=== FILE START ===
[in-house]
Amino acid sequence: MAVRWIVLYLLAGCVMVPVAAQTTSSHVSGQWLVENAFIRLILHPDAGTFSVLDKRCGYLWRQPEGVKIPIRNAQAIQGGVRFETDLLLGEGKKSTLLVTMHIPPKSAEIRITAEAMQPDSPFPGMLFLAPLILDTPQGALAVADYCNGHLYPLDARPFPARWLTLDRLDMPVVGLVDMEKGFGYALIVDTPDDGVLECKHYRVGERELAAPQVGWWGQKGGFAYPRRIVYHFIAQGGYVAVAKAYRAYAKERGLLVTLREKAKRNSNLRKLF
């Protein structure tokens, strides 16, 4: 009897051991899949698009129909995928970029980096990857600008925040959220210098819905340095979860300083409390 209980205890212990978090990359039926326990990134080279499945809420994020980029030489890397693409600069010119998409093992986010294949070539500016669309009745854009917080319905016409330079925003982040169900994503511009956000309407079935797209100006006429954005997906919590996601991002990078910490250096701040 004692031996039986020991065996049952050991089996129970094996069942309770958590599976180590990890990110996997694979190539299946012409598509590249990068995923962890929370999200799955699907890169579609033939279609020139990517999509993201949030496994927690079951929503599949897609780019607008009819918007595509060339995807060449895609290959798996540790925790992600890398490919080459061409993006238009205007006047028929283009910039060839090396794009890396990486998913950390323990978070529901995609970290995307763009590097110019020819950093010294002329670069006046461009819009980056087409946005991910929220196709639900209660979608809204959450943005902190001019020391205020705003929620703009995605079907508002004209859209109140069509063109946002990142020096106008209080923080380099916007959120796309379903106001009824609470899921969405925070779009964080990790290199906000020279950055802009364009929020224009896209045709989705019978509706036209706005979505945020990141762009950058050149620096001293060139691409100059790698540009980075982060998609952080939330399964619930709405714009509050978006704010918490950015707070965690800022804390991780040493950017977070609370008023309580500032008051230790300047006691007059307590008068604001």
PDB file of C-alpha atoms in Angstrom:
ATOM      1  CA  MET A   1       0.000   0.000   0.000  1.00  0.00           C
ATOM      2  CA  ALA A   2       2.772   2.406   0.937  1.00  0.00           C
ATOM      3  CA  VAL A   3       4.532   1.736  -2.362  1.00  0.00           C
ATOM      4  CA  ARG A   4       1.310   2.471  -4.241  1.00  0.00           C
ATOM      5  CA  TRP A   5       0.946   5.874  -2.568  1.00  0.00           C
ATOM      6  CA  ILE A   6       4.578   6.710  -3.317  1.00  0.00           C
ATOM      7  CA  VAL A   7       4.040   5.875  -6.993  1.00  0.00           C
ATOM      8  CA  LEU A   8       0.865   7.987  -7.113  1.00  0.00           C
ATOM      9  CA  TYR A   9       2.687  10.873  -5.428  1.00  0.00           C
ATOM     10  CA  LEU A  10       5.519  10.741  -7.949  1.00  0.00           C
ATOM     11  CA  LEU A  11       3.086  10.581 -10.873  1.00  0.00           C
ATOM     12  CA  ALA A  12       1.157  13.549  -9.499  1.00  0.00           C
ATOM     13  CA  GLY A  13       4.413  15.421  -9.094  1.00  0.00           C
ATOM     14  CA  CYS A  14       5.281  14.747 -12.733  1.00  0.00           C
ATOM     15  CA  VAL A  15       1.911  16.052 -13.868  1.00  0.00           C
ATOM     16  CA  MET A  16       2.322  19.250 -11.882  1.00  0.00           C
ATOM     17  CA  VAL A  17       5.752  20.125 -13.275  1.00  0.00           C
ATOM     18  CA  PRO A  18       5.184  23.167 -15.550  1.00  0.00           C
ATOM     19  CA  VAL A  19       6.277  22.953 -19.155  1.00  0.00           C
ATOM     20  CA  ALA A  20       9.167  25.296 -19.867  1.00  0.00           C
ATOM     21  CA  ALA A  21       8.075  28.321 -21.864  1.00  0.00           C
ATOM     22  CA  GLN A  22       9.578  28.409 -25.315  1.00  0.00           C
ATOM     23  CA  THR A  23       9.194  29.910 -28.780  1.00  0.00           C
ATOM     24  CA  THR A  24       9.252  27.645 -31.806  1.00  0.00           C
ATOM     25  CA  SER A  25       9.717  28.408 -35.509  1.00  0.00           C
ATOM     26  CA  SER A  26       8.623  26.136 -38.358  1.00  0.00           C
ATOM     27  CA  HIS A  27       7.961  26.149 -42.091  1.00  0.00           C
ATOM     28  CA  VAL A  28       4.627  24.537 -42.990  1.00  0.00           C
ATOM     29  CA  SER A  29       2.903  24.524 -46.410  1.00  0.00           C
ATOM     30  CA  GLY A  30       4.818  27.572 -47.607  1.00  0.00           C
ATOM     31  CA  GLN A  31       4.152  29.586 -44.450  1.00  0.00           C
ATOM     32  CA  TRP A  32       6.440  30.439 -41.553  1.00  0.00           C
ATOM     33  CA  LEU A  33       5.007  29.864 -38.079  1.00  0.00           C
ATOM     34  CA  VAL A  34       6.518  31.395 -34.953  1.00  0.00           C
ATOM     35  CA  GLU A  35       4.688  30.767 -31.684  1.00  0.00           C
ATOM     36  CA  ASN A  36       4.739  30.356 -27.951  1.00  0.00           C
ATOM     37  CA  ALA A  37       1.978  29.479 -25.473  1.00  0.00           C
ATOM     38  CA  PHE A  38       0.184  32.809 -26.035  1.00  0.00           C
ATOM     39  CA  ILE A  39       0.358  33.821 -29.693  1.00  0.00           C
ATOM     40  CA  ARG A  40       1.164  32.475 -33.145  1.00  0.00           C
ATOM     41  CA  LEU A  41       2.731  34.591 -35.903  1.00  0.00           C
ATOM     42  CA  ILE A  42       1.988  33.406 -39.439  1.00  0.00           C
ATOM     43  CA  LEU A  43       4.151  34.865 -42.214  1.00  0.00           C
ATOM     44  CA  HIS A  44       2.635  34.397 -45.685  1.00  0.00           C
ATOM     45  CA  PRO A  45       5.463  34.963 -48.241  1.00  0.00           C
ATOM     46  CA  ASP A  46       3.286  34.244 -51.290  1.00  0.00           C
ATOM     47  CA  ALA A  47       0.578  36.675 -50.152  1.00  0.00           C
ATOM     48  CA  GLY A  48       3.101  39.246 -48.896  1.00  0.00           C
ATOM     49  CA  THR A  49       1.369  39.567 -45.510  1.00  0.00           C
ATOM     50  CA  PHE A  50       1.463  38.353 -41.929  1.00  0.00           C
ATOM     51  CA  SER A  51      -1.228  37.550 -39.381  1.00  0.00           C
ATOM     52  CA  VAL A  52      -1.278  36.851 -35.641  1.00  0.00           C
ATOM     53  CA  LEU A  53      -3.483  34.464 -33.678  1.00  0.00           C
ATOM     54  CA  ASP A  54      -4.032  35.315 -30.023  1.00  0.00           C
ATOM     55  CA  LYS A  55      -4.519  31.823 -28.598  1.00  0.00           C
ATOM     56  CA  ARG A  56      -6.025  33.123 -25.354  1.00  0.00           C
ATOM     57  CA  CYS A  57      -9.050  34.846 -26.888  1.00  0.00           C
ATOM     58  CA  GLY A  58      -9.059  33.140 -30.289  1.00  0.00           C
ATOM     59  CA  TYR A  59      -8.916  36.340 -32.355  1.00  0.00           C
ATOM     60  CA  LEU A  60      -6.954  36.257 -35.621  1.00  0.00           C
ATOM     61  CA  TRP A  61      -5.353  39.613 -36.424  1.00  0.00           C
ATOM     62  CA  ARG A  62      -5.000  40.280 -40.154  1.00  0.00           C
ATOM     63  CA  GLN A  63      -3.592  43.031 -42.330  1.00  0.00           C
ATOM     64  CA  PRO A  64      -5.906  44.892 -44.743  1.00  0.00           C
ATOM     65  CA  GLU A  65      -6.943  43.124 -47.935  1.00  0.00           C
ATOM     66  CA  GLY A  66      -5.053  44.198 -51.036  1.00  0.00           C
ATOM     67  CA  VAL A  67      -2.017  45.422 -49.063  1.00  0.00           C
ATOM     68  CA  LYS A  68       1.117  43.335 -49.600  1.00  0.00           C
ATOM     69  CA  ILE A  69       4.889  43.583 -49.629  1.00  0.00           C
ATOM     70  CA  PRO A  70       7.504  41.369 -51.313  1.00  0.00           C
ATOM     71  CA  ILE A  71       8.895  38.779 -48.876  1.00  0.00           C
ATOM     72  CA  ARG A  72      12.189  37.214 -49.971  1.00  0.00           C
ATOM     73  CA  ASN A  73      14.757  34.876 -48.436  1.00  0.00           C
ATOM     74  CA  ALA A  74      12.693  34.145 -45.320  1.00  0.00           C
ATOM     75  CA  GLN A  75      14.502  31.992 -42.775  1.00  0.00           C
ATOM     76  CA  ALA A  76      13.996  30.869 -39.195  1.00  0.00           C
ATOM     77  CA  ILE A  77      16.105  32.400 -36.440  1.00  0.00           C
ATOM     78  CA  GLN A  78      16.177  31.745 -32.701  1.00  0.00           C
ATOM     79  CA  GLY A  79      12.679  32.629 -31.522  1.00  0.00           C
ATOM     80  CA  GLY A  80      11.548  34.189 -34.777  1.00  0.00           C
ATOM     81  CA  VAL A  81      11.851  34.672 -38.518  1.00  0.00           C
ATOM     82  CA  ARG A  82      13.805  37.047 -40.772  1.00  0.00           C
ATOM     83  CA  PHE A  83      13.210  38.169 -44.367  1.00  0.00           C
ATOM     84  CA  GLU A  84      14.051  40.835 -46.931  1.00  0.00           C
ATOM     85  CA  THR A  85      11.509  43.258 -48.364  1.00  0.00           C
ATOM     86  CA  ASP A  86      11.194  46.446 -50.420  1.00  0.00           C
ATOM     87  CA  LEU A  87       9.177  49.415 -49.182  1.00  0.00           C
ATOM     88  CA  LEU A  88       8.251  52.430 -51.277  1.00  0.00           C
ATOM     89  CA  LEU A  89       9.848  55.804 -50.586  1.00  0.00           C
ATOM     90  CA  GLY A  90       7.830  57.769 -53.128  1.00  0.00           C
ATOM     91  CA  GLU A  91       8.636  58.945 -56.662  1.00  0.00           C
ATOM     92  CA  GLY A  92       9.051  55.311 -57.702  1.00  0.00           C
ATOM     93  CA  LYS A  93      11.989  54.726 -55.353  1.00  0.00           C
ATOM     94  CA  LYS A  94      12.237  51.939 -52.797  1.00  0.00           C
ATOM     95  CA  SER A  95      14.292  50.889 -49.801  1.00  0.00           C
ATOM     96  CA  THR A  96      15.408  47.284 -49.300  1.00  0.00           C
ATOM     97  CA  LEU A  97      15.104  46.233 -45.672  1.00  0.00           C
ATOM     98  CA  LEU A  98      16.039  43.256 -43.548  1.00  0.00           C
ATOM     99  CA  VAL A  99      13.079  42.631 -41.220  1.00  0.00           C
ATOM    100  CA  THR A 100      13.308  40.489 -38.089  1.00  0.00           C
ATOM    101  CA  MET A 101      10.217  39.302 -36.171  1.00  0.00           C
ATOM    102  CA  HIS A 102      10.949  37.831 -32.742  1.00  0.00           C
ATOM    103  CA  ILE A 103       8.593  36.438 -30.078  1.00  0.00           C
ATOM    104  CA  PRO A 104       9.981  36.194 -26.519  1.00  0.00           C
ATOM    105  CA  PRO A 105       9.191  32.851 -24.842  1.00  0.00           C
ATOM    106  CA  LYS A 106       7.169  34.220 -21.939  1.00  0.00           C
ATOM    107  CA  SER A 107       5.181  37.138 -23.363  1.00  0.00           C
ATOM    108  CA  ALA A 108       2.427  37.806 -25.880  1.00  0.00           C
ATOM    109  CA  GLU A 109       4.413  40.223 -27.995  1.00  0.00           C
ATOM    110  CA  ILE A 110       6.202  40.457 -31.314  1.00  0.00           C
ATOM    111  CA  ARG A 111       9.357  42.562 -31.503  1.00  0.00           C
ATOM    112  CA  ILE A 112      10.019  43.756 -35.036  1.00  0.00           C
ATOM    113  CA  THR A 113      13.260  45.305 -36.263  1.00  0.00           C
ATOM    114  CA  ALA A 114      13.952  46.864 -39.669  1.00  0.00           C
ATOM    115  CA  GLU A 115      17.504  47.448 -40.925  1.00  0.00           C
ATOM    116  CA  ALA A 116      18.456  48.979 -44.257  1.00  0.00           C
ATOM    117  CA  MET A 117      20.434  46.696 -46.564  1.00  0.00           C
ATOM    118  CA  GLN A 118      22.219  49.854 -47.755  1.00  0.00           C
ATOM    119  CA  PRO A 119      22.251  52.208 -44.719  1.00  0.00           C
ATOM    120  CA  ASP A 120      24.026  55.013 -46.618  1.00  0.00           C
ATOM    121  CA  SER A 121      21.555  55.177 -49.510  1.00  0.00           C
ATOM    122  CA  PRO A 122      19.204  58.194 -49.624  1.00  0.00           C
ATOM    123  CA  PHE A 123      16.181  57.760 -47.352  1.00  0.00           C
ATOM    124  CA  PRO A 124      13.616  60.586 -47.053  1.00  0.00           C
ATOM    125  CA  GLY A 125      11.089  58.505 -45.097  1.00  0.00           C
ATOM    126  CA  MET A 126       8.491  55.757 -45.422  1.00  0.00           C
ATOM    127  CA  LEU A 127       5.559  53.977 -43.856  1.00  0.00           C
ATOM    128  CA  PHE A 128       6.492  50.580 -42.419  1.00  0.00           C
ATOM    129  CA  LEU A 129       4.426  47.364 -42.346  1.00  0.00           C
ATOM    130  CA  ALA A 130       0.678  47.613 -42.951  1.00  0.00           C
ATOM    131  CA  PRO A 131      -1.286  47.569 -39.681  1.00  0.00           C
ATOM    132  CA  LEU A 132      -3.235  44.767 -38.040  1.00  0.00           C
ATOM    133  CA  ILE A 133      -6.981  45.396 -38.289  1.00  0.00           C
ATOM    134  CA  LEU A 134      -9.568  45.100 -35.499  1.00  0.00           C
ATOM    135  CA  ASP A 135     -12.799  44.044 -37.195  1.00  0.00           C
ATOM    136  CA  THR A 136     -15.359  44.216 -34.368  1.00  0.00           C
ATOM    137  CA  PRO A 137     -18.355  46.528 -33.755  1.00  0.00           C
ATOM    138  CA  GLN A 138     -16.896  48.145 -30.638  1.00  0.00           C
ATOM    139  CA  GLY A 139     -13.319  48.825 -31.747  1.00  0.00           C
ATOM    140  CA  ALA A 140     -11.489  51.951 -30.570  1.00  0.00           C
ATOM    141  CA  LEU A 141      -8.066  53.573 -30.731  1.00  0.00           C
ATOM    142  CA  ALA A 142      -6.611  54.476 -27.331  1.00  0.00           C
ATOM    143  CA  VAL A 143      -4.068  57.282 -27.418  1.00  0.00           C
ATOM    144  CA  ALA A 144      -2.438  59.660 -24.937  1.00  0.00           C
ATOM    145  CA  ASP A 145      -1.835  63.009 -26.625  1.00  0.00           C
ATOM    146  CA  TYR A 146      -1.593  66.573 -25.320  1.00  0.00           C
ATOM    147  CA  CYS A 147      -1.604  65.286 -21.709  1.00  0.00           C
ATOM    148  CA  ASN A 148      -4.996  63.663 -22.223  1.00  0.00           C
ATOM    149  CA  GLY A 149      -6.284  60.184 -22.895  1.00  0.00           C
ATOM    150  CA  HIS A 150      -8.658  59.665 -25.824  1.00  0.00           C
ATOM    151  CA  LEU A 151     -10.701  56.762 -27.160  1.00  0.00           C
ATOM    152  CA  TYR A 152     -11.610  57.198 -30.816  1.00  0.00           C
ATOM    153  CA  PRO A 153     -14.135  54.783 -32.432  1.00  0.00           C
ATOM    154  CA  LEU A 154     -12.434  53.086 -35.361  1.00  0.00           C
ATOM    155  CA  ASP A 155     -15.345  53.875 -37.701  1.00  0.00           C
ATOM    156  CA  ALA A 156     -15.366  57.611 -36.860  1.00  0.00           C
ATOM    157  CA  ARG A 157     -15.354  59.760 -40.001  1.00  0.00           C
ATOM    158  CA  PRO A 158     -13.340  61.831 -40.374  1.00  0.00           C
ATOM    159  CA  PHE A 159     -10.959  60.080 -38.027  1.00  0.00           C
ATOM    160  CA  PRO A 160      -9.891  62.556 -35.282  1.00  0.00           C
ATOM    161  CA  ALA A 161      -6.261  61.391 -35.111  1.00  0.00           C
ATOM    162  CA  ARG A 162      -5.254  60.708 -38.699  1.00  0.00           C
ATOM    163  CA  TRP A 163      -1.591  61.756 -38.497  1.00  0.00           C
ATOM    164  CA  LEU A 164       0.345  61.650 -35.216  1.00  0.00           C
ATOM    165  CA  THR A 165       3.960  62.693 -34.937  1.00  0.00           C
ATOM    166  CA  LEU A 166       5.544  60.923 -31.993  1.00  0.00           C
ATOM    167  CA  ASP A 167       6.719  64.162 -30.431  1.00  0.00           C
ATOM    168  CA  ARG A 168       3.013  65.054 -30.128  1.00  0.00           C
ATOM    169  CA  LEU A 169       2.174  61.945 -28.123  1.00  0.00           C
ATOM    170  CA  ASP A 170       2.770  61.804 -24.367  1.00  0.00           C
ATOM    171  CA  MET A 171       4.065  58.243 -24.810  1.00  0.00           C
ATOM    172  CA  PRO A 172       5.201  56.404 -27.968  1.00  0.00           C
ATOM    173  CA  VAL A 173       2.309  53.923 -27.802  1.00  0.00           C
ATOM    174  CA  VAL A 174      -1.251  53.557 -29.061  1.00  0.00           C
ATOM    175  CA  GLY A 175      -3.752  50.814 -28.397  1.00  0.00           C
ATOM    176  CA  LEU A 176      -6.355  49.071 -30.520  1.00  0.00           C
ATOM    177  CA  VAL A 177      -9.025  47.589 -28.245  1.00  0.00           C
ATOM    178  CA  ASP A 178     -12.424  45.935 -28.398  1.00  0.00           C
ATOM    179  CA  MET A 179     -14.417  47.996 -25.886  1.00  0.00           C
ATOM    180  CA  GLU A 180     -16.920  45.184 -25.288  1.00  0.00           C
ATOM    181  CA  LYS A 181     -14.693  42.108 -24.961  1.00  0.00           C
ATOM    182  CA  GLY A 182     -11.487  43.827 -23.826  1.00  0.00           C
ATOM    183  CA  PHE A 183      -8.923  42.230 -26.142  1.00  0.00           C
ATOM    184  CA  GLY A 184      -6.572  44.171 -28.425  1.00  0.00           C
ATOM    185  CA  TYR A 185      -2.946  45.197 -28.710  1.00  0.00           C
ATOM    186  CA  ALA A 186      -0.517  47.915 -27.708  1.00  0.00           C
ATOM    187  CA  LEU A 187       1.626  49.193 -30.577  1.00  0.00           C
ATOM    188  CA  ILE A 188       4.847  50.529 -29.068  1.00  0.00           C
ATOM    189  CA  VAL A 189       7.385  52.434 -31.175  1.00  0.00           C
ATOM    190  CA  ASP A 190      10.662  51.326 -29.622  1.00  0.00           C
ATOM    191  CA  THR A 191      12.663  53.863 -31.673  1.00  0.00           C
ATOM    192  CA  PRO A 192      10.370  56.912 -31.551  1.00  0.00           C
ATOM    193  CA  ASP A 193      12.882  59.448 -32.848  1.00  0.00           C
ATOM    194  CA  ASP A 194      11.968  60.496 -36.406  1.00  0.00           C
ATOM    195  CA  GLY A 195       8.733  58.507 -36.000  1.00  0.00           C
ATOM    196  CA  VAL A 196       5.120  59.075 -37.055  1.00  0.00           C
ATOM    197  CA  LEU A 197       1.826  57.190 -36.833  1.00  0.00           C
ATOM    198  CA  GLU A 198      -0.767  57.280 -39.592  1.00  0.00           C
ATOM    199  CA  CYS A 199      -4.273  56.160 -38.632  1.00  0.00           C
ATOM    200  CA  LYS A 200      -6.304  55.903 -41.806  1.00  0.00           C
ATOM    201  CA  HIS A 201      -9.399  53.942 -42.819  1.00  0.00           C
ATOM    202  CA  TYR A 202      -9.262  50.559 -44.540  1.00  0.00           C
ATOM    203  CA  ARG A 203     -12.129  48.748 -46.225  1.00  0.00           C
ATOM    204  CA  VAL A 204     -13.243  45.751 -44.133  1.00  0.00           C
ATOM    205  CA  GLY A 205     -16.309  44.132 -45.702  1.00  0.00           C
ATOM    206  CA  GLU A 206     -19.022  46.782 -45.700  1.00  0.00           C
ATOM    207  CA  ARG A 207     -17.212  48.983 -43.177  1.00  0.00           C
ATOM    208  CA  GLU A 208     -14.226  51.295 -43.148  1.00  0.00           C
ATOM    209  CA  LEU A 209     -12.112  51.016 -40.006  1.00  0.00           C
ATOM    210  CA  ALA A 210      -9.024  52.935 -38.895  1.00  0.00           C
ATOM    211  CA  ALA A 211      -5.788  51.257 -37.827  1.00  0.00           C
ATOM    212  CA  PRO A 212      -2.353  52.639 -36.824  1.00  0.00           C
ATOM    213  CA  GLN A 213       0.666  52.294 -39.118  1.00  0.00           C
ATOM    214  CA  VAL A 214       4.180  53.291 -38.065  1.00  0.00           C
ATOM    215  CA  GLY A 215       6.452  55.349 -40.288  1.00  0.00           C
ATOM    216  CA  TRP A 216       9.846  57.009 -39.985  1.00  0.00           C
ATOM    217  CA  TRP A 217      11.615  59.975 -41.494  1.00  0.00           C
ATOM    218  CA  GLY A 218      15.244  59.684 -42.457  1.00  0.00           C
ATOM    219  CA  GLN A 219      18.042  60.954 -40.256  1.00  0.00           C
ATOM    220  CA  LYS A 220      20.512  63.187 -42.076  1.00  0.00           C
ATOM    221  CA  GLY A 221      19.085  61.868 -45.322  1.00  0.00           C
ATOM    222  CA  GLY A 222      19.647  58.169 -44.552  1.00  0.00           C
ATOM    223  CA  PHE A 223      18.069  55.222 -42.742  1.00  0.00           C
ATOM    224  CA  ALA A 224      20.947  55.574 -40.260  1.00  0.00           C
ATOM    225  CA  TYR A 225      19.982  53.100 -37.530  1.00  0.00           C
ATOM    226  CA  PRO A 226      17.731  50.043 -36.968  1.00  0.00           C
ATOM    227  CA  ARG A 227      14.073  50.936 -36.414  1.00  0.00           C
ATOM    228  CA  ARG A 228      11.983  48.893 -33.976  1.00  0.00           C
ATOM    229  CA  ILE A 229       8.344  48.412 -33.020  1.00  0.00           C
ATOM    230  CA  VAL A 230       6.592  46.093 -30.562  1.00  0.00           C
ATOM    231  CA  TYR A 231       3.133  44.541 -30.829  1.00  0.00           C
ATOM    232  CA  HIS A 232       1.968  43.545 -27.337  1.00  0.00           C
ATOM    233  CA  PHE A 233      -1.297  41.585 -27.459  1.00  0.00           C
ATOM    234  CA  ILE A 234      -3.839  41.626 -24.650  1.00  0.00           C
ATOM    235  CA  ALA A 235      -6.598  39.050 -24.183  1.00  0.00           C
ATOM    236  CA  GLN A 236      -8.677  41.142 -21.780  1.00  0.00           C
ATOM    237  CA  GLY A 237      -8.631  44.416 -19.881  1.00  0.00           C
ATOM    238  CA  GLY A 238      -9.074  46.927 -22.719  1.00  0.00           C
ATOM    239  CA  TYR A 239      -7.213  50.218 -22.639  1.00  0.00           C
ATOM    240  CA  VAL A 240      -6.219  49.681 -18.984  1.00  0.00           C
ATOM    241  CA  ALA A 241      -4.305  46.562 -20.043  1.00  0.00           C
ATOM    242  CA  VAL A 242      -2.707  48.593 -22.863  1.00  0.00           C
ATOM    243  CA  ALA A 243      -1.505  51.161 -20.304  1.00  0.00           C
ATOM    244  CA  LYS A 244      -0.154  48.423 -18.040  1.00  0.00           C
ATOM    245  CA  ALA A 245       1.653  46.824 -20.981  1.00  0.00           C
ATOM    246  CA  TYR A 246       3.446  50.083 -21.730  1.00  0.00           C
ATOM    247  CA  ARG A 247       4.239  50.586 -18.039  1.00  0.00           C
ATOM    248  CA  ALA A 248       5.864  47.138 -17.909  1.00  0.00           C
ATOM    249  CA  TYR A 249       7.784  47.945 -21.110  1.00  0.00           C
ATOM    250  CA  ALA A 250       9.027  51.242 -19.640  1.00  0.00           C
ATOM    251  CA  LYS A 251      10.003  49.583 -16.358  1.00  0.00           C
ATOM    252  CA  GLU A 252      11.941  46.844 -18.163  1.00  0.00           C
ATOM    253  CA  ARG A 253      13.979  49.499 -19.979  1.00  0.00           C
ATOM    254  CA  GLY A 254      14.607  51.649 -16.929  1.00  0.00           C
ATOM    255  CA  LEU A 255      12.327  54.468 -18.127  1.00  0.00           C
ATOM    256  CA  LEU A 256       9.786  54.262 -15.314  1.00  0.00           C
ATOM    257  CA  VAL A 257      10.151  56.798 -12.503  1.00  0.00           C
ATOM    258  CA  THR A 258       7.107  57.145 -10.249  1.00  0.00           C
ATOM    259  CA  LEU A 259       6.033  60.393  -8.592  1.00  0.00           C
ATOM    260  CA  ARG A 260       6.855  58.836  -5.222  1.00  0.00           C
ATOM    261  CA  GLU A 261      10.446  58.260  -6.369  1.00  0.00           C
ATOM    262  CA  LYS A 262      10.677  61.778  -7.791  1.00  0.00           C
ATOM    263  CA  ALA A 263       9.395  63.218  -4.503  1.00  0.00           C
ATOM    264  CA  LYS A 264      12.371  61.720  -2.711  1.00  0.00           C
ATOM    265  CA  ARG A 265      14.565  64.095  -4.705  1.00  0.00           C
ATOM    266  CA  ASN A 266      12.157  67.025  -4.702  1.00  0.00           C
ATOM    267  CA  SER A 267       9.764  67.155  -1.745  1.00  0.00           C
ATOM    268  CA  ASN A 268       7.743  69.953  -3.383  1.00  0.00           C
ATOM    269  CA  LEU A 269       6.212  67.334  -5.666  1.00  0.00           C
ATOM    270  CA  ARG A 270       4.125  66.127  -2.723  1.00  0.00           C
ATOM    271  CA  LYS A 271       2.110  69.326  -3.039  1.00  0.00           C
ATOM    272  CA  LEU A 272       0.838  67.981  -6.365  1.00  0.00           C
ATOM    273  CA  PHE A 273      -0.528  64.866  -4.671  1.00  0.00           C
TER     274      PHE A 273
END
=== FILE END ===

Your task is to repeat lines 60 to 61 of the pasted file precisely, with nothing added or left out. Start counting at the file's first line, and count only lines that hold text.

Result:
ATOM     56  CA  ARG A  56      -6.025  33.123 -25.354  1.00  0.00           C
ATOM     57  CA  CYS A  57      -9.050  34.846 -26.888  1.00  0.00           C